Termeer wanted Genzyme to avoid a similar fate. He had no interest in what he called “the risk of a circus’’ at this week’s annual meeting of Genzyme investors.

Even before Icahn sent his customary “fight deck’’ of slides to stockowners last month, suggesting they consider ousting Genzyme’s “old guard,’’ Termeer had begun his own road show, visiting dozens of pension and mutual fund managers and other major Genzyme investors in Boston and New York. He also talked by phone to others in Europe. The message was twofold: Genzyme was taking steps to fix its problems, and Icahn’s board candidates should be rejected because they were unqualified to run the company.

Termeer lobbied hard, trumpeting the senior executives he hired to overhaul manufacturing and regulatory affairs, unveiling a $2 billion stock buyback designed to increase the share price, and professing a willingness to sell off parts of the business that weren’t essential. He also contended that two of Icahn’s board nominees, Alexander Denner and Richard C. Mulligan, would face conflicts of interest because they sat on the board of Biogen Idec. Genzyme is developing a multiple sclerosis treatment that will compete with Biogen Idec’s MS drugs. That argument appeared to sway some institutional investors.

Matrix Asset Advisors, a New York investment management firm that had called for Termeer’s removal, changed its position after sitting down with him. “Icahn stepped up the heat, stepped up the pressure, but Genzyme responded,’’ said David Katz, the Matrix chief investment officer. “Based on all of the actions they’ve taken since April, we’re much more comfortable.’’

Termeer was also able to draw on the well of personal capital he had built up during decades in the Boston area, a hub of mutual fund managers and other large investors. At industry and community events and in newspaper opinion columns, his supporters warned of the dangers of putting short-term investors in charge of a company that engages in long-term development of drugs to treat rare diseases.

People would approach him at business functions and say, “Keep up the good fight.’’ When he spoke on an economy panel at the Associated Industries of Massachusetts annual meeting in Waltham last month, a businessman inquired, “How can we help you fight off the short-term profiteers?’’ Translation: Stop Icahn.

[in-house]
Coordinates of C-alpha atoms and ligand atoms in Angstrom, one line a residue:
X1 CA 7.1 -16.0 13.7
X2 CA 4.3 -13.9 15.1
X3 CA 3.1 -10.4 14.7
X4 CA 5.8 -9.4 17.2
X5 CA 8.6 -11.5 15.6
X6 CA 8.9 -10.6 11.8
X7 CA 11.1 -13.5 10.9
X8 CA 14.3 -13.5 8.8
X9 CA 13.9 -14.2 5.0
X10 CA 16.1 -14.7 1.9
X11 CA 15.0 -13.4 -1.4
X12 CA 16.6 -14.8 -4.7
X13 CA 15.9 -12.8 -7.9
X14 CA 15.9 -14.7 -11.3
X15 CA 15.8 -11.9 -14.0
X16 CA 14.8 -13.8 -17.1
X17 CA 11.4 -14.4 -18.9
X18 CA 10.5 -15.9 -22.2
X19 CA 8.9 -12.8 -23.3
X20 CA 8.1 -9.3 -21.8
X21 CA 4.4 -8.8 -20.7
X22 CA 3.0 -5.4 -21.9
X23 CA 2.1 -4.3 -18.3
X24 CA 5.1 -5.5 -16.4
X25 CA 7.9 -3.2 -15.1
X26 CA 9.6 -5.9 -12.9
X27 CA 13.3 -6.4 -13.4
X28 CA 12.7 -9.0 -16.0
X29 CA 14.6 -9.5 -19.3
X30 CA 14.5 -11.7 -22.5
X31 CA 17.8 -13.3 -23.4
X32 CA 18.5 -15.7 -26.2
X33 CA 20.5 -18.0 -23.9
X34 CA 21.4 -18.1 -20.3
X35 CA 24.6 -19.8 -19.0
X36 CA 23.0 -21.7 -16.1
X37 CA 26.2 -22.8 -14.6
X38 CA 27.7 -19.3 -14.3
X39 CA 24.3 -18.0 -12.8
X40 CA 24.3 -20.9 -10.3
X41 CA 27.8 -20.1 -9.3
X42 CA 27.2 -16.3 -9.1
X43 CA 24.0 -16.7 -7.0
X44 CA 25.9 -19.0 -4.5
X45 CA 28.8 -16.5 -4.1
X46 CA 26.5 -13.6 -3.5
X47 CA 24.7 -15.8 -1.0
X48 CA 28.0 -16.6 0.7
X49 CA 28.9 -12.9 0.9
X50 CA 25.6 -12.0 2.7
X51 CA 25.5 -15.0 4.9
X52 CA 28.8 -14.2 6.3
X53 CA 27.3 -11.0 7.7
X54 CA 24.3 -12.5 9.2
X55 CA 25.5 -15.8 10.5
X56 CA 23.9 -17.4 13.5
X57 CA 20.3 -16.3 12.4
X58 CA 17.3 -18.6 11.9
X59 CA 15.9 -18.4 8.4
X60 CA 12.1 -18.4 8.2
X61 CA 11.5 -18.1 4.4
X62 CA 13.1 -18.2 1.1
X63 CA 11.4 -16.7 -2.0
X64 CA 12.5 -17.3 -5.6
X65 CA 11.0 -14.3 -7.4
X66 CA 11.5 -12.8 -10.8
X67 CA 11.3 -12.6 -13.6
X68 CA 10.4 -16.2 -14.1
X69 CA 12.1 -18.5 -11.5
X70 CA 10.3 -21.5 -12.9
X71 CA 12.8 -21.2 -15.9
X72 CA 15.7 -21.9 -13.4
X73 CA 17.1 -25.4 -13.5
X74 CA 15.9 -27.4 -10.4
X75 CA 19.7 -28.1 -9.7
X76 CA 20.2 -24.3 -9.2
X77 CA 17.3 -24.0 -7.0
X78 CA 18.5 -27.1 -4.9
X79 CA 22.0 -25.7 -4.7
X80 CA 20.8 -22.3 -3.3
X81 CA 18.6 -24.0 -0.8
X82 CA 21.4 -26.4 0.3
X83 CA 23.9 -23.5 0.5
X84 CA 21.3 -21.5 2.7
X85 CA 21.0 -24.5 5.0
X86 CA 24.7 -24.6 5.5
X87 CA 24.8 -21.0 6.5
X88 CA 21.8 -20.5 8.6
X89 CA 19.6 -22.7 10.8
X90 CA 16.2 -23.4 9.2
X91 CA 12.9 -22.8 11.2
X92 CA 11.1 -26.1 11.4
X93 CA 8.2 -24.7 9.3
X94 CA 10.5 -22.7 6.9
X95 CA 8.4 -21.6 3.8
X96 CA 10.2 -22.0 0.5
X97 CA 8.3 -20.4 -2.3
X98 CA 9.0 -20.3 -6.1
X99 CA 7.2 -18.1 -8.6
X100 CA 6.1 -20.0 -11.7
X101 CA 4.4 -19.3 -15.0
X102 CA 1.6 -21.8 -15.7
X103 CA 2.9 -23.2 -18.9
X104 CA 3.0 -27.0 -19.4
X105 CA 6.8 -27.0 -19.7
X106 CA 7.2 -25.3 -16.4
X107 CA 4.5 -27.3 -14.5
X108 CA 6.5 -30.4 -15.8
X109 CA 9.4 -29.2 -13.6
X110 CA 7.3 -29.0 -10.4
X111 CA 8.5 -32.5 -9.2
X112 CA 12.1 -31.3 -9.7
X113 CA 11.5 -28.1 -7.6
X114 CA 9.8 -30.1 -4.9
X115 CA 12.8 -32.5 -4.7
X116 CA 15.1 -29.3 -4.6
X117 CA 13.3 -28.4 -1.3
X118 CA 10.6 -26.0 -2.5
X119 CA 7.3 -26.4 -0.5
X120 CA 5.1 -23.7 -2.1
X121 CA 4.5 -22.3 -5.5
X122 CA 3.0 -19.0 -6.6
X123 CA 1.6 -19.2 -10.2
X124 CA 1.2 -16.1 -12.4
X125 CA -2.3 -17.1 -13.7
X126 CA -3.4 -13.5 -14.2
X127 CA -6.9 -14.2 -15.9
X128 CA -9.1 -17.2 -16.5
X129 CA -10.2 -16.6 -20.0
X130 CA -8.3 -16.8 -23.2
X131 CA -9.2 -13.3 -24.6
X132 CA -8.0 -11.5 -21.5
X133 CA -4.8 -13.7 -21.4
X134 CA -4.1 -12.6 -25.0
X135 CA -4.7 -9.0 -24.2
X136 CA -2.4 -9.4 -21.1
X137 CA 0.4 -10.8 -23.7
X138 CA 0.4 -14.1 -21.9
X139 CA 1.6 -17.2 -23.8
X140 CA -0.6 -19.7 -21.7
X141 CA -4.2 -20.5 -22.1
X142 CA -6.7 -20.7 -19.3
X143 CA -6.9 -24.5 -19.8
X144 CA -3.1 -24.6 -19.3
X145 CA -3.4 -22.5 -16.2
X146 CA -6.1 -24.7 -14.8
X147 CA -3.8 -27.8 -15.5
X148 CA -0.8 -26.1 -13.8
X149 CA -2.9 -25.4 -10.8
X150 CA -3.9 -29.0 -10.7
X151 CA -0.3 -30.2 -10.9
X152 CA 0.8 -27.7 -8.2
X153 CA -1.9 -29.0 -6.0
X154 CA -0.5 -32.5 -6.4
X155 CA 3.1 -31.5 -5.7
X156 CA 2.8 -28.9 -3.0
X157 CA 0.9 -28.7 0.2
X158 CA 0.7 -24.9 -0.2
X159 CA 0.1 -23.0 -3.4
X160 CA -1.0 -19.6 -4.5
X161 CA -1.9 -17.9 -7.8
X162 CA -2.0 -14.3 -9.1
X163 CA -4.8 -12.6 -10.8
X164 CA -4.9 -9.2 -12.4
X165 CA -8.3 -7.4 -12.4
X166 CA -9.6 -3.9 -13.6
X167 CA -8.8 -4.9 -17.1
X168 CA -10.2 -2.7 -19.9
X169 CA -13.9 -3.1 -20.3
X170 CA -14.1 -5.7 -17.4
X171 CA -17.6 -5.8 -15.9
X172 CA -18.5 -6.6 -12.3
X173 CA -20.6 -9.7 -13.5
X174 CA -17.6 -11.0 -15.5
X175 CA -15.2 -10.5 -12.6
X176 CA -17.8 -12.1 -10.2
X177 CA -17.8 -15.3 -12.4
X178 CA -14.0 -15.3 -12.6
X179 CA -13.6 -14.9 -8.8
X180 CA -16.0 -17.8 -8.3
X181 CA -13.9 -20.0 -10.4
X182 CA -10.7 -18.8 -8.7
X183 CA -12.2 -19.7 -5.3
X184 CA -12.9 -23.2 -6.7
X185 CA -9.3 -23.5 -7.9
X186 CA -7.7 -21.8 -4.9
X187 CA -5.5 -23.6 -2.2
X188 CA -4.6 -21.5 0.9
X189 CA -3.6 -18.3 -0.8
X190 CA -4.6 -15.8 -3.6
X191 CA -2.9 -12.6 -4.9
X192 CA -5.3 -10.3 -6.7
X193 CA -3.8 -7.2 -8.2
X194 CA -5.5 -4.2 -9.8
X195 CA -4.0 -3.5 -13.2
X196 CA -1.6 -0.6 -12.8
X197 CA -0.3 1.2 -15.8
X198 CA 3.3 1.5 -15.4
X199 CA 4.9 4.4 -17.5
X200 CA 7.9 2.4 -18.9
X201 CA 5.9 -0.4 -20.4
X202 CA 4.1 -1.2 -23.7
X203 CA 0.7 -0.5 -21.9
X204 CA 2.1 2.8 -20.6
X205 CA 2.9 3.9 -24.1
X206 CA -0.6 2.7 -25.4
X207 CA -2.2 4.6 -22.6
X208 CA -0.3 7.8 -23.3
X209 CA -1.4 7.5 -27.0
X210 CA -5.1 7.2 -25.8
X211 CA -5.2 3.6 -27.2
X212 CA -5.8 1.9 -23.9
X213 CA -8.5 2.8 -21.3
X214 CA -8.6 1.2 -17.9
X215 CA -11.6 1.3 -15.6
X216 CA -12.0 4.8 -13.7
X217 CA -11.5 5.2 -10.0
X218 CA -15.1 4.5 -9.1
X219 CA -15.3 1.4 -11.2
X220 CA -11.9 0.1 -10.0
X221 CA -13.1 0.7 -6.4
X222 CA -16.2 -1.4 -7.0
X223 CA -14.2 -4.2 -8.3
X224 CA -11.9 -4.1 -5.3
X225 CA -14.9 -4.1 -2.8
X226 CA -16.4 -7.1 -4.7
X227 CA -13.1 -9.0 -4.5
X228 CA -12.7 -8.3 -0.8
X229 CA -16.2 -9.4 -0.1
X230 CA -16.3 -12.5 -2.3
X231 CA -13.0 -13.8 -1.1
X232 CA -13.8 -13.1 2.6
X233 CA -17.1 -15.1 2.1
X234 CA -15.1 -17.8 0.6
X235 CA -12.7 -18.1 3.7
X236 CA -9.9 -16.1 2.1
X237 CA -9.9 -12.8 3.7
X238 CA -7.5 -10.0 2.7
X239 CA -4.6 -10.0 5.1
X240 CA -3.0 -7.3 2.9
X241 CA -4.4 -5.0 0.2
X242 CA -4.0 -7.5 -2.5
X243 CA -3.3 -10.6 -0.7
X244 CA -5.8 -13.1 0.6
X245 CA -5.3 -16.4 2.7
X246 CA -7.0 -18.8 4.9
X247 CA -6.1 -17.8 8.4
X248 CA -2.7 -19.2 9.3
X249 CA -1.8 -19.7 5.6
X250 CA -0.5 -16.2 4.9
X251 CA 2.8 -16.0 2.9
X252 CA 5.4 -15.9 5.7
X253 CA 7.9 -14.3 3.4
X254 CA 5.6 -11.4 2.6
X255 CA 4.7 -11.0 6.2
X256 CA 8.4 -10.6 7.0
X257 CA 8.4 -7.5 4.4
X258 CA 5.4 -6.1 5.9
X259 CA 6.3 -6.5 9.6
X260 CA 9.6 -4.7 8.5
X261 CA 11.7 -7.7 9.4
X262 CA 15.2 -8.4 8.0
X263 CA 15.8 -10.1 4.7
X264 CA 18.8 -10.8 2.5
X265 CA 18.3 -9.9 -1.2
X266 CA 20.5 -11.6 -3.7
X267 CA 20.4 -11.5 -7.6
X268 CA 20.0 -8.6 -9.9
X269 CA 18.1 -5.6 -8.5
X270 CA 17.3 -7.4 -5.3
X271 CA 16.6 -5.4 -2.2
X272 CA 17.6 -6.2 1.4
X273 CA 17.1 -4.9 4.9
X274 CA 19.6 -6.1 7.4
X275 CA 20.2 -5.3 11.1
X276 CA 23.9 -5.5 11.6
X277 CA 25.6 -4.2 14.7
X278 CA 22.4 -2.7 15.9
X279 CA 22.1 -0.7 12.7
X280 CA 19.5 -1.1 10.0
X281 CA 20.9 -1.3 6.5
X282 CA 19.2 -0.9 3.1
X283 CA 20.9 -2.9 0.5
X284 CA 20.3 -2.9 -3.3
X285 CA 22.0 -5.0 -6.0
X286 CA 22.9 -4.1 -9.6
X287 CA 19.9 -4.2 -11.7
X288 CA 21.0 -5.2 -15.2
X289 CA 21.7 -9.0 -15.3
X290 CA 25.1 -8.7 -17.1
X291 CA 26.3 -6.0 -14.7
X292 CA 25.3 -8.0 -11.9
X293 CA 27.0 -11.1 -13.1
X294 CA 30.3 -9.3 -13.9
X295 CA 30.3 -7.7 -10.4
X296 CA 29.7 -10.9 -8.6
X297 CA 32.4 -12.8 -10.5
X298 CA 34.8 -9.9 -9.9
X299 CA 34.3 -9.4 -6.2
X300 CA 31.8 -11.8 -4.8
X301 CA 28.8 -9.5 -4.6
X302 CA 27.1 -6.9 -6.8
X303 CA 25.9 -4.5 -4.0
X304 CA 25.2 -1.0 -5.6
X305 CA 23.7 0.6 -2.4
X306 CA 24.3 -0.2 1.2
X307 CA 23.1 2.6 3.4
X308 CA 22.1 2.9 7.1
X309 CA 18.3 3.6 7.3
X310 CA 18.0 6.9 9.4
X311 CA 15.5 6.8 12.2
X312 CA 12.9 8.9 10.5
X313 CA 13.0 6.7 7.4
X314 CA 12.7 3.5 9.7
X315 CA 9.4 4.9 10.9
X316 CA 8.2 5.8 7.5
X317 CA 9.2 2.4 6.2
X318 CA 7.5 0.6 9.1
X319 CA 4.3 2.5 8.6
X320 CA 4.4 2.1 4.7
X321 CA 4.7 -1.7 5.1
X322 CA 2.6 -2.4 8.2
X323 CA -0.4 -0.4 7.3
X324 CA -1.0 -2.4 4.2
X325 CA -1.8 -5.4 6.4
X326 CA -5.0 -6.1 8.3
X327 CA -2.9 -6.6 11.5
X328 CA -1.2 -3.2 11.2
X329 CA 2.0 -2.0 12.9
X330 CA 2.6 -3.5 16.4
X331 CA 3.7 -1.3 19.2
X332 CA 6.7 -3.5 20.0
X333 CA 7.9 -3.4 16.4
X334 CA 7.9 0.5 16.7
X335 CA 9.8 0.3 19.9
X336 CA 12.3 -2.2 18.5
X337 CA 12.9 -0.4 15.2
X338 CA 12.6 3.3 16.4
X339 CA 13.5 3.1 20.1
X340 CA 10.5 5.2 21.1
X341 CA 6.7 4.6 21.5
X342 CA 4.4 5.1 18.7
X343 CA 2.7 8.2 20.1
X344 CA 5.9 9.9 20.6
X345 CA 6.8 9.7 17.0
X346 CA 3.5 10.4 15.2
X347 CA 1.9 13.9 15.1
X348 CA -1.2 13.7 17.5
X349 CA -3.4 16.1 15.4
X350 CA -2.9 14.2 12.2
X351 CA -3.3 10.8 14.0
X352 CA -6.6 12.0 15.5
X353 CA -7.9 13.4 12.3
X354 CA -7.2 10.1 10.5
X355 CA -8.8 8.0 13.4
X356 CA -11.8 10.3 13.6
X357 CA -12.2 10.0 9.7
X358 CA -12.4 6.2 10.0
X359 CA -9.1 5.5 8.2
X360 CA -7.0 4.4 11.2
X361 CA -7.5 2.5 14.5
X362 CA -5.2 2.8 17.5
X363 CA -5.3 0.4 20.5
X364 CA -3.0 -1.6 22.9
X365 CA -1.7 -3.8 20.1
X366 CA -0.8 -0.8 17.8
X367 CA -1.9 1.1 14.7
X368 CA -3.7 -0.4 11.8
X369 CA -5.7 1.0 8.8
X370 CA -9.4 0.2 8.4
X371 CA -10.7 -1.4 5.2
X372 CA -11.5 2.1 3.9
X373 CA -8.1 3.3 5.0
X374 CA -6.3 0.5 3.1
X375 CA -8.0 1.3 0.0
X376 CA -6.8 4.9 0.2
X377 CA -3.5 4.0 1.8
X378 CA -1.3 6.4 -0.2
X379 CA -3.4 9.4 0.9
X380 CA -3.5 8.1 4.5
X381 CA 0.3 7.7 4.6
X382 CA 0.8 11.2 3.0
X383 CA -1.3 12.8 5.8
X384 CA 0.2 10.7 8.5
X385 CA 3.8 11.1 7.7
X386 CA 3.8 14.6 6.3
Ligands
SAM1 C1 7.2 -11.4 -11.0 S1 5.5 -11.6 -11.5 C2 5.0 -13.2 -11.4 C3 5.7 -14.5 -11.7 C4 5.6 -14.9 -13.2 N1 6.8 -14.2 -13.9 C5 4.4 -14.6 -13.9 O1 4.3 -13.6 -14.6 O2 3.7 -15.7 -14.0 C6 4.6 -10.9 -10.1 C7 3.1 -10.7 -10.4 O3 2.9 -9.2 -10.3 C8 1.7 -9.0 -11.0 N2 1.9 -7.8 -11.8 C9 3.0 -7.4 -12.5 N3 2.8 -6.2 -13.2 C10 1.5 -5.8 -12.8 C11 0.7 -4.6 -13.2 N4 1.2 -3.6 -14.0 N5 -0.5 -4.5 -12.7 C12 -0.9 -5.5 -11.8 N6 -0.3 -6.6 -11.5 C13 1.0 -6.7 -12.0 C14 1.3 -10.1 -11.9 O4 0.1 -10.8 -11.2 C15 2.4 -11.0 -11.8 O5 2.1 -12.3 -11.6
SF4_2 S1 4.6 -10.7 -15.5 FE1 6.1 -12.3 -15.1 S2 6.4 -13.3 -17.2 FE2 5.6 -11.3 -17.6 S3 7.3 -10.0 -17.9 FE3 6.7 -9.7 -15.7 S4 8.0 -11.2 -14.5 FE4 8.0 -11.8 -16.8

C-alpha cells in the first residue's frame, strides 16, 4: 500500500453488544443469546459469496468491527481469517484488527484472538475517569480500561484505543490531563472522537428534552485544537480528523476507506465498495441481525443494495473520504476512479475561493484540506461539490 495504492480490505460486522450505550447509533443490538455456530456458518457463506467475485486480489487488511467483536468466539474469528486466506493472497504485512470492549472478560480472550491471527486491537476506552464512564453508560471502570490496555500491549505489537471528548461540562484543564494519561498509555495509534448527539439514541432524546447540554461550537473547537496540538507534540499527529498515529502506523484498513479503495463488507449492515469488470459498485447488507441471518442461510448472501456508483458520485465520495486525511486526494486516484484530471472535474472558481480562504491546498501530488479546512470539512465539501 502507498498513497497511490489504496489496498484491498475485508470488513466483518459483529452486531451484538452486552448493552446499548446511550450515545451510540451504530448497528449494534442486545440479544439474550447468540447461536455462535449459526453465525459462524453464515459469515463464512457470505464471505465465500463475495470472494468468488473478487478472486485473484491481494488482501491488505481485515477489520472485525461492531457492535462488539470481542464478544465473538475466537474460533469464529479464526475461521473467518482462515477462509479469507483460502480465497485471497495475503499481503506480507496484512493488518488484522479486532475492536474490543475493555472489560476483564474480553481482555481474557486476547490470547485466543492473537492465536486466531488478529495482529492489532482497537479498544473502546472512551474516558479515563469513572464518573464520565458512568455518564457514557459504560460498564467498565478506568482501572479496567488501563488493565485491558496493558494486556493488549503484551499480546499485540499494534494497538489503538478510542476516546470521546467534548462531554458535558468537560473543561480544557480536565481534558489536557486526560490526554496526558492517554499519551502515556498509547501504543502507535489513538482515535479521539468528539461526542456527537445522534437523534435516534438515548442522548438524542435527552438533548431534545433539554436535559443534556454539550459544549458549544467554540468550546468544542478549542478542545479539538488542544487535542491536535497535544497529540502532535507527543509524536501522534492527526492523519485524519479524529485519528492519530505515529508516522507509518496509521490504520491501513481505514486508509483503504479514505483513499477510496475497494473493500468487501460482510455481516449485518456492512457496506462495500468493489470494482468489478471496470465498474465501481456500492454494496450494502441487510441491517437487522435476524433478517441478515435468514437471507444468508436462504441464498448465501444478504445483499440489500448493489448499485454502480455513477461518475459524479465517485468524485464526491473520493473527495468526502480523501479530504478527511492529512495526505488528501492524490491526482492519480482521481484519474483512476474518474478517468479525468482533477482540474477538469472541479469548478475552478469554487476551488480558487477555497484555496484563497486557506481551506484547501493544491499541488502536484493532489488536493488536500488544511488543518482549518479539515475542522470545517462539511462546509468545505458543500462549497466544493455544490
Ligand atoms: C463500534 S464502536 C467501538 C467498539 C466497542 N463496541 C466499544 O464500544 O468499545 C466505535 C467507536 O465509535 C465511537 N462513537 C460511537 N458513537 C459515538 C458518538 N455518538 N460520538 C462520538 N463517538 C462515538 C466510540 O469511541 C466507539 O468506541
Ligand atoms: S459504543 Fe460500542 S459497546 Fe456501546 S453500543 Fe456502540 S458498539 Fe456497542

Many in the local business community feared that if Icahn was to win four seats and gain a strong foothold, he would push to break up or sell Genzyme — with a market value of more than $13 billion — just as he has done at out-of-state biotechs where he’s gained control.

“We’re trying to make Massachusetts competitive, and our advantage is in life sciences,’’ said New England Patriots owner Robert K. Kraft, who sits with Termeer on the board of the Federal Reserve Bank of Boston. “So we want to keep our companies independent. We’re lucky to have Henri here, and he’s earned the right to retire on his own terms.’’

To build investor support beyond the Boston area, Termeer reached out to activist shareholder Ralph Whitworth. They met at the JPMorgan Healthcare Conference in San Francisco last year after Whitworth’s company, Relational Investors LLC in San Diego, bought a large chunk of Genzyme shares.

Whitworth was a fount of ideas on everything from capital allocation to performance-based stock incentives. Rather than dismiss him as a meddler, Termeer listened carefully and introduced him to other Genzyme executives. Earlier this year, after the challenge from Icahn surfaced, Termeer offered Whitworth a seat on the Genzyme board. He ultimately emerged as Termeer’s leading defender on Wall Street, accompanying the Genzyme chief to meetings with investors.

How the new Genzyme board will fare, with candidates loyal to Icahn and Whitworth as well as incumbent directors, is a saga to be played out in the coming months. But Termeer will remain in the corner office in Kendall Square as Genzyme moves to regain its footing and bring a new crop of drugs to treat MS and other diseases to market.

“What we have is a very positive outcome,’’ Termeer said. “And we got to talk to all our shareholders. And that’s not a bad thing.’’

Robert Weisman can be reached at weisman@globe.com.